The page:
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Tobacco company considered funding a film to promote smoking in eastern Europe

  1. Lunar Loops
    The follwing is an abstract of an article from British Medical Journal (unfortunately I do not have subscription access to full article):

    Tobacco company considered funding a film to promote smoking in eastern Europe


    Abergavenny Roger Dobson


    Previously secret documents show that British American Tobacco (BAT) considered investing in a £2.25m (€3.3m; $4.2m) action film, with a heroine who smoked, for distribution in eastern Europe, according to a new report (European Journal of Public Health 2006 Apr 5, doi:10.1093/eurpub/ckl041).
    In return for providing money to make the film, the company would have cigarette marketing opportunities in Eastern Europe and the former Soviet Union, says a letter from the film’s producer cited in the report. British American Tobacco would have had the right to position its chosen brand in the film. The report cites examples of other interest in using films to promote tobacco smoking in several eastern European countries, after the political collapse of the Eastern bloc, including an executive who suggested that films in Hungary could reach a young urban market.

Comments

  1. Nature Boy
    I've already seen a movie that promotes smoking cigarettes: Sin City.

    Is there five minutes in that movie where someone doesn't spark up a cancer stick?
  2. Jatelka
    Here's the full article:

    Tobacco company considered funding a film to promote smoking in eastern Europe


    Abergavenny Roger Dobson


    Previously secret documents show that British American Tobacco (BAT) considered investing in a £2.25m (€3.3m; $4.2m) action film, with a heroine who smoked, for distribution in eastern Europe, according to a new report (European Journal of Public Health 2006 Apr 5).
    In return for providing money to make the film, the company would have cigarette marketing opportunities in Eastern Europe and the former Soviet Union, says a letter from the film’s producer cited in the report. British American Tobacco would have had the right to position its chosen brand in the film.
    The report cites examples of other interest in using films to promote tobacco smoking in several eastern European countries, after the political collapse of the Eastern bloc, including an executive who suggested that films in Hungary could reach a young urban market.
    “About the same time the company also considered using movies as the medium in Romania to launch its Lucky Strike brand in that market,” say the report.
    According to the report, internal tobacco industry documents show that in the late 1990s, the company evaluated becoming an investor in a film which had the working title Aquarius, later called Indian Poker.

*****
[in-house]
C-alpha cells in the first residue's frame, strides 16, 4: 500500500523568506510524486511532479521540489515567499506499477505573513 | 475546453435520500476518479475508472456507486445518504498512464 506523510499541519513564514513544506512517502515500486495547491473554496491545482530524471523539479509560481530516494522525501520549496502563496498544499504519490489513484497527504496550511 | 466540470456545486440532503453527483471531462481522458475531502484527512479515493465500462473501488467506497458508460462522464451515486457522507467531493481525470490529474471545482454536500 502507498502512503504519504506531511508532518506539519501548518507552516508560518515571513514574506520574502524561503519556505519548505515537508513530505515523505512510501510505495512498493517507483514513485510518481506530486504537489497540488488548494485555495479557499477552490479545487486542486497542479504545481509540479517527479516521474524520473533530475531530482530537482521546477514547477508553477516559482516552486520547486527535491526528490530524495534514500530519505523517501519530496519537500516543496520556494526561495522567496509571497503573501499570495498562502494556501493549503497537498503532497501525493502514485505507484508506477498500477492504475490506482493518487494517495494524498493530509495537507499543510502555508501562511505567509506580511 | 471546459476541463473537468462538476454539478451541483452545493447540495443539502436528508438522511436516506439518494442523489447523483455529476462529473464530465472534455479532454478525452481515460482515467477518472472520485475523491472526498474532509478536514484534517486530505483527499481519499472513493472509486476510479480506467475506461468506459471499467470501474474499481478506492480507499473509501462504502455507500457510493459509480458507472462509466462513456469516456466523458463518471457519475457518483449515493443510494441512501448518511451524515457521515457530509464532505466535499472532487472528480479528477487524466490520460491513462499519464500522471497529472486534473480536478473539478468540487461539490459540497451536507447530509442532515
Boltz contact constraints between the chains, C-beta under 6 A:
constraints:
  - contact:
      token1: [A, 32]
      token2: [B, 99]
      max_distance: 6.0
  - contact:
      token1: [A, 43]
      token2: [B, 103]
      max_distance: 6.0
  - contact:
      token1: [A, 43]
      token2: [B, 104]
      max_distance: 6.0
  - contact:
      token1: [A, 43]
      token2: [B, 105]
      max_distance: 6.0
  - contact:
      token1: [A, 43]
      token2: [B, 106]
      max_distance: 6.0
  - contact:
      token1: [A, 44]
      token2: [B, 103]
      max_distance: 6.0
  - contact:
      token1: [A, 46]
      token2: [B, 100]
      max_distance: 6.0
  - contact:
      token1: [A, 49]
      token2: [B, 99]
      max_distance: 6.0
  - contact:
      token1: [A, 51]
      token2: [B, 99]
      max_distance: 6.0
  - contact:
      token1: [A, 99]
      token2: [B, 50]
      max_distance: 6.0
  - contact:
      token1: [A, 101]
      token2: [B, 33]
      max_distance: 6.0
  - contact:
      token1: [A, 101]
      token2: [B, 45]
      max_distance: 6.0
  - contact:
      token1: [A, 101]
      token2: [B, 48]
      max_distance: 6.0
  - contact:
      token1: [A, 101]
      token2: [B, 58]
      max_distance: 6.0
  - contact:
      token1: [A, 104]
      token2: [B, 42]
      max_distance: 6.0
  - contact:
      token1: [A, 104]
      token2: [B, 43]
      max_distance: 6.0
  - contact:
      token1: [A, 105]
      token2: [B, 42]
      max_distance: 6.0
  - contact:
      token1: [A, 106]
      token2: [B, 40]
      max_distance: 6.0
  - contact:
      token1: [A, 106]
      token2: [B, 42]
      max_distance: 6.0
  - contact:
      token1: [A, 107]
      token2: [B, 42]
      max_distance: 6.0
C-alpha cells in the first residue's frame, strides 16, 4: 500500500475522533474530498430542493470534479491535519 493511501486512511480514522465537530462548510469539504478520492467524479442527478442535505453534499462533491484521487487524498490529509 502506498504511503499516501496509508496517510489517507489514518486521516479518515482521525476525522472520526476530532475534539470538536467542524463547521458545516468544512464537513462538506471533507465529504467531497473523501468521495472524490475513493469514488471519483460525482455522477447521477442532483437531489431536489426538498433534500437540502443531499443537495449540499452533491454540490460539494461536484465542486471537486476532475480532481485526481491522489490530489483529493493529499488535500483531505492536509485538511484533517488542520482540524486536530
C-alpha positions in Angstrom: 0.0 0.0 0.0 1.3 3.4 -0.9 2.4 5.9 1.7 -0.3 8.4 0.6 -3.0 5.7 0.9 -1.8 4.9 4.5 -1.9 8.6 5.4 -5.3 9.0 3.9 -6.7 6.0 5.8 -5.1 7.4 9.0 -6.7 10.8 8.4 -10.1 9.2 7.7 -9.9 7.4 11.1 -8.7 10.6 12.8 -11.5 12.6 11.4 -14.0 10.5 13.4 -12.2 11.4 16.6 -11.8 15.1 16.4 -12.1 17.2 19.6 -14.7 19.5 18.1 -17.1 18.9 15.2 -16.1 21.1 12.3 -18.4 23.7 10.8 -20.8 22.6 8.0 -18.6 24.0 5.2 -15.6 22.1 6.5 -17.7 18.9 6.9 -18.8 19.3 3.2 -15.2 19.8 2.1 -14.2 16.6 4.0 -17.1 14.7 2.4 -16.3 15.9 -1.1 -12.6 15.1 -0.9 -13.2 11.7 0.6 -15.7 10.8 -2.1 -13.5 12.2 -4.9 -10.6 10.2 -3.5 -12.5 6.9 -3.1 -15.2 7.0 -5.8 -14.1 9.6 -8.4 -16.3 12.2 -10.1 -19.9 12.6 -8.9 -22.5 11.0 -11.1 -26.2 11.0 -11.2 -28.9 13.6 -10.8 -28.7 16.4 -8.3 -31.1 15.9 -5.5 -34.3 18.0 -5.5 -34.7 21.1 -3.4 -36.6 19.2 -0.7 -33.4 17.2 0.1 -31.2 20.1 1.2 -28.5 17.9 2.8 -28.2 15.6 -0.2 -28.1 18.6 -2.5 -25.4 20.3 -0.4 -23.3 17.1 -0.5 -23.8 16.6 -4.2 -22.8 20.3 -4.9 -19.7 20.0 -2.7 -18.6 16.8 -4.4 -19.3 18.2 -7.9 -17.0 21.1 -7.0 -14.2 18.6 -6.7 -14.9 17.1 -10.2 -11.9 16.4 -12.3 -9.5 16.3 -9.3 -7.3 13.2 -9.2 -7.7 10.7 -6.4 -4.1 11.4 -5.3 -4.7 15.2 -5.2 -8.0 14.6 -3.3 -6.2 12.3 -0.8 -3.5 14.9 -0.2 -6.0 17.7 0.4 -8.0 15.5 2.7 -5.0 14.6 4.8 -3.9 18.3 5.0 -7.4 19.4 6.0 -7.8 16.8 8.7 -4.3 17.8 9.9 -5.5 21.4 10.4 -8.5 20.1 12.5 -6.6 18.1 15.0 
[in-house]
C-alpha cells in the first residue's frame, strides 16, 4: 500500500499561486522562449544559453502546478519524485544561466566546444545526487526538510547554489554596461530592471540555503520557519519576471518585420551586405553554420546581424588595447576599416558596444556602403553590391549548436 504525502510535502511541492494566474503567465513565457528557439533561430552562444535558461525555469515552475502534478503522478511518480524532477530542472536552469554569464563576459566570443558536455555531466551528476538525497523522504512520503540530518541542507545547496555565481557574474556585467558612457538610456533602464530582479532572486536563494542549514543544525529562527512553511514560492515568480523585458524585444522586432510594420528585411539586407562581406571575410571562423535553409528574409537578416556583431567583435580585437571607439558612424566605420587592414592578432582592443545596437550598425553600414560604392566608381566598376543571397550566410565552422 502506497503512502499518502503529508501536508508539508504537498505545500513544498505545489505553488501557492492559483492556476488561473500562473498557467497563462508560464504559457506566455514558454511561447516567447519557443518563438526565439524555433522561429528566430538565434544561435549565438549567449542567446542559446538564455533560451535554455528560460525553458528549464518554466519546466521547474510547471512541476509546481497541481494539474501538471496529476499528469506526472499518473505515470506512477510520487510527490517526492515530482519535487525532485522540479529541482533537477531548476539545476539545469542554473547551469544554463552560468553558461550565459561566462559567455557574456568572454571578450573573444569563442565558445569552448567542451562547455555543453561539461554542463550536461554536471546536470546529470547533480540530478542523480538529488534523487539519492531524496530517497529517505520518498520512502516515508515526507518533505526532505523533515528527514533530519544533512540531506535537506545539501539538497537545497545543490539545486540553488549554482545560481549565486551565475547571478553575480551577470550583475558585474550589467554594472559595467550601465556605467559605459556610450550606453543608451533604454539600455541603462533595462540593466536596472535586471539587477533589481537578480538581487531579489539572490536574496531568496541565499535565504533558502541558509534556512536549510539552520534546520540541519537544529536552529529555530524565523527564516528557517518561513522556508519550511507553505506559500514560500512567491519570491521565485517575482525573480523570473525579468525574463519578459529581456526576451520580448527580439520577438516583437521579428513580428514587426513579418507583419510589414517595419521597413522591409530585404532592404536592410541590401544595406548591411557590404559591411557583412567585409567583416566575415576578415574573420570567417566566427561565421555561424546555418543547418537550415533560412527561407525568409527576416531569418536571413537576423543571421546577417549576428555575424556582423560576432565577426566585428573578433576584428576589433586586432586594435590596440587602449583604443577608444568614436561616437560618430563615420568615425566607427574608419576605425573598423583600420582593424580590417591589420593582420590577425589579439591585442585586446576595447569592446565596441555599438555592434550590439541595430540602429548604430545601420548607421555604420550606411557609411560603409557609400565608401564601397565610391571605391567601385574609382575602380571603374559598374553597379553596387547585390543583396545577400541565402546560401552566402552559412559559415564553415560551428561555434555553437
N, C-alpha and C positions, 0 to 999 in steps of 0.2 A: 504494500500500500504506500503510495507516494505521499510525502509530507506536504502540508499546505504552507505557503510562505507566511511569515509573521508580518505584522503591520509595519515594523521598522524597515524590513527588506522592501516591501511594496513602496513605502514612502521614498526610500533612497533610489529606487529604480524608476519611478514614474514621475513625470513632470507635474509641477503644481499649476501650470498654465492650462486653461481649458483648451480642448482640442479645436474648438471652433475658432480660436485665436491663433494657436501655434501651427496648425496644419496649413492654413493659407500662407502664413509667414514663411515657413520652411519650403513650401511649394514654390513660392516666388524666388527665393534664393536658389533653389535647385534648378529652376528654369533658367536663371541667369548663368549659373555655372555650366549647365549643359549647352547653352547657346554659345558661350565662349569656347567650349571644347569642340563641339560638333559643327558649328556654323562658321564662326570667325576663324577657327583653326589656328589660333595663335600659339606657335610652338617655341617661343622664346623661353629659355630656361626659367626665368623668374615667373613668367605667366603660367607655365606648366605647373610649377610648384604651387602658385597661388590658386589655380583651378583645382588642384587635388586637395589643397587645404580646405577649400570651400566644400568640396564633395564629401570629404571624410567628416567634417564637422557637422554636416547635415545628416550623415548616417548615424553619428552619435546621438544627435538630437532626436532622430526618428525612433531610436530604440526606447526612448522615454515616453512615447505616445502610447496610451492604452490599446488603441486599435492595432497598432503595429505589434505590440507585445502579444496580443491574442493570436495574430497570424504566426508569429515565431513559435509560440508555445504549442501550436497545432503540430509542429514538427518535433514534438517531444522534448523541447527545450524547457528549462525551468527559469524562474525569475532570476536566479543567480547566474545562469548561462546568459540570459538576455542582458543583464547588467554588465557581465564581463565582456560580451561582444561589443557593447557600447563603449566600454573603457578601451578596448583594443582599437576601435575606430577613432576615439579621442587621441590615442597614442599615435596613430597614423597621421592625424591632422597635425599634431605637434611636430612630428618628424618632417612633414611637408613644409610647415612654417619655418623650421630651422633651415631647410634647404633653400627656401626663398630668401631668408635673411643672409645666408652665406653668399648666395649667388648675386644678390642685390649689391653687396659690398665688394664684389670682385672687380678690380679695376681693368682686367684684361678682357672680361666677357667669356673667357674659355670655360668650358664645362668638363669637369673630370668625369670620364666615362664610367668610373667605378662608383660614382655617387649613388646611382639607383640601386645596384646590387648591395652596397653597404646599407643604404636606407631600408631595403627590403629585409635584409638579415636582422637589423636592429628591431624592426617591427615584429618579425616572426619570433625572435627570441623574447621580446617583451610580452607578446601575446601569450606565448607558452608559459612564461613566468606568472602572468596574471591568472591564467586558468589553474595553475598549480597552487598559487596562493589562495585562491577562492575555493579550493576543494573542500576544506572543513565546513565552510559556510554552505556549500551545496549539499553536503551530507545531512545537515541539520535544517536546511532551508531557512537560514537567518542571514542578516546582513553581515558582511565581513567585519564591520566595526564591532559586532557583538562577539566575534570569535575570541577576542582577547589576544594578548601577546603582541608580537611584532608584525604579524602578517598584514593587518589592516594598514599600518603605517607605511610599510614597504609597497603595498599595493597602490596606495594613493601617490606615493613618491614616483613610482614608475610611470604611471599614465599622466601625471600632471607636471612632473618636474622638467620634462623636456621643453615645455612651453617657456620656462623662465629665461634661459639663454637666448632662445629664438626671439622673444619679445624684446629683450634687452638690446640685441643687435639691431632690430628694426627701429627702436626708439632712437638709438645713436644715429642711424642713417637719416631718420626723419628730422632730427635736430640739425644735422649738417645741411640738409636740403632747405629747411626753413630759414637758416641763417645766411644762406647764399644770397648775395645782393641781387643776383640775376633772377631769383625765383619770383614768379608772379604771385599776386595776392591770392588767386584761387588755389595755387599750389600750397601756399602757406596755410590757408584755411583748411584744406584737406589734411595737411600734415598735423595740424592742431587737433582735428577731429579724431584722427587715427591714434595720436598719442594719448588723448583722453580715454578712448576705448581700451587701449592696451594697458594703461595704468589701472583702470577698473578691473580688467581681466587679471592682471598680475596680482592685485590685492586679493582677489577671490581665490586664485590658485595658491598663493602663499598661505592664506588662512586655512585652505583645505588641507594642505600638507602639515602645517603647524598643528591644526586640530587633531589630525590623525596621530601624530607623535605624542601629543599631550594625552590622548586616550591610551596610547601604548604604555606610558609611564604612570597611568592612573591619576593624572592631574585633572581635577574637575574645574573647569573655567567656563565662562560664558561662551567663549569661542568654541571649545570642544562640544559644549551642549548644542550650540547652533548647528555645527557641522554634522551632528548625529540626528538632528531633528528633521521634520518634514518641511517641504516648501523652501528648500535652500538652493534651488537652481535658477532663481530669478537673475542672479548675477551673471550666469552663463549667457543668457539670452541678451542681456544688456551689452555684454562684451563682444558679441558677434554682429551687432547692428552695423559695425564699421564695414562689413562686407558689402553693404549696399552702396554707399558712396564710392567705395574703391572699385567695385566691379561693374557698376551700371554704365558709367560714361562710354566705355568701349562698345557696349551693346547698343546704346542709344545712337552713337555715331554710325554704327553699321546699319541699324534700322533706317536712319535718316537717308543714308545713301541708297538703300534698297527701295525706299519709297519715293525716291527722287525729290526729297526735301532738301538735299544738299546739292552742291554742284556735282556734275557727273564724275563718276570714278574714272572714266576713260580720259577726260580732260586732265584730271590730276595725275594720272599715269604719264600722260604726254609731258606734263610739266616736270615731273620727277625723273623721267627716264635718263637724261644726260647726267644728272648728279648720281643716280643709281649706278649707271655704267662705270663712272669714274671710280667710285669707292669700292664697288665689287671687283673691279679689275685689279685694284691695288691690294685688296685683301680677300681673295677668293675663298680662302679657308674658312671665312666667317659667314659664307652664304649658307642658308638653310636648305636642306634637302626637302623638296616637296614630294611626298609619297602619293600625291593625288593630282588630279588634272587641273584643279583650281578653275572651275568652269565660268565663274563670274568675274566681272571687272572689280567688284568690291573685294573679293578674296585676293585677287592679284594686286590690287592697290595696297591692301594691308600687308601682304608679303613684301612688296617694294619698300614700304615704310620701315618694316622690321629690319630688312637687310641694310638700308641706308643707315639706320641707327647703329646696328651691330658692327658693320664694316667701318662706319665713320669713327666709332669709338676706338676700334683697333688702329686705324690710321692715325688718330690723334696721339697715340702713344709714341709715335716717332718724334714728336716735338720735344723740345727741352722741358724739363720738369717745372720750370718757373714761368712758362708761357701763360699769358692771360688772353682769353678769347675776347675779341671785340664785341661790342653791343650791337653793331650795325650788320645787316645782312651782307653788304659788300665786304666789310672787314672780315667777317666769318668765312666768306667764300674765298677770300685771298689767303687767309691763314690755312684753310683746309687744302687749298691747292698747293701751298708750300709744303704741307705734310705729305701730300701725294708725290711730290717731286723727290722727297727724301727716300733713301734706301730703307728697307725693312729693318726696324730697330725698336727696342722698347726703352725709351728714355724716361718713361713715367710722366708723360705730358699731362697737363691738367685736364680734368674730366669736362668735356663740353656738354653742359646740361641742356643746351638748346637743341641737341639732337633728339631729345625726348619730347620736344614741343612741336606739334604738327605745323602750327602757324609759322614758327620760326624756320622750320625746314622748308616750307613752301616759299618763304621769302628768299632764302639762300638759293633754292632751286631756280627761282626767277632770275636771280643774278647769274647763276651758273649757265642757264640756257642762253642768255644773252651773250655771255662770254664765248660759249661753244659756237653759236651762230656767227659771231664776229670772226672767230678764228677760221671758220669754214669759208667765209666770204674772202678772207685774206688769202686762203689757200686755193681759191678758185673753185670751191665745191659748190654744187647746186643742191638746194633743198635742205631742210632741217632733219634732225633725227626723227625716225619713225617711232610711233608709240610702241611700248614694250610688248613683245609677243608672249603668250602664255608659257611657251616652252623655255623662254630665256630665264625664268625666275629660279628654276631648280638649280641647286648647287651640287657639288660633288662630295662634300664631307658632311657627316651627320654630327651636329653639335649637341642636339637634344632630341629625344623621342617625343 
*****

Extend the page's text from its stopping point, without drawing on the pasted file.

“In return for providing the money to make the film, the company would not only share in the profits and receive a reduction of British taxes, but also receive cigarette marketing opportunities.
    “The film’s producer also reported that 85% of the anticipated audience would be young adults and that the company would have ‘exclusive rights to position its chosen [cigarette] brand in association with every aspect of the movie exploitation,' including launch parties, and so on, which were expected to be aired on television. The number of showings of the film was calculated as over 52 000, with each showing including a BAT sponsorship message in addition to the movie,” say the authors of the study, which was supported with a National Institutes of Health grant.
    It is not known whether the film, described as an action adventure in which the heroine smoked, was made. “The available documents end prior to the company’s final decision, so it is uncertain whether the film ultimately was made and if so, whether it was with the company’s participation.
    “According to the film’s producer, the movie was never released and a written request for details of why the film was not released went unanswered by the producer,” say the authors from the Mayo Clinic.
    The authors say their findings, from a search of some 800 000 pages of internal documents shows that restrictions on smoking in movies need to be tightened.
    “As an investor, British American Tobacco brands could be effectively promoted without violating movie product placement restrictions,” they say. “Although both an industry-wide international marketing code and the 1998 Master Settlement Agreement between the tobacco industry and the majority of the US states bar cigarette advertising in movies, British American Tobacco documents show that the company could nevertheless find creative ways around these restrictions.”
    The report says a change in strategy is required for tobacco control in movies. It says protocols should lay down what is permitted rather than what is prohibited. That, say the authors, will reduce opportunities for cigarette companies to devise new means to subvert regulatory intent. A British American Tobacco spokesman said, “We didn’t do it [finance the film], and now under our international marketing standards we wouldn’t even contemplate it.”
  3. Lunar Loops
    Many thanks for that Jatelka.
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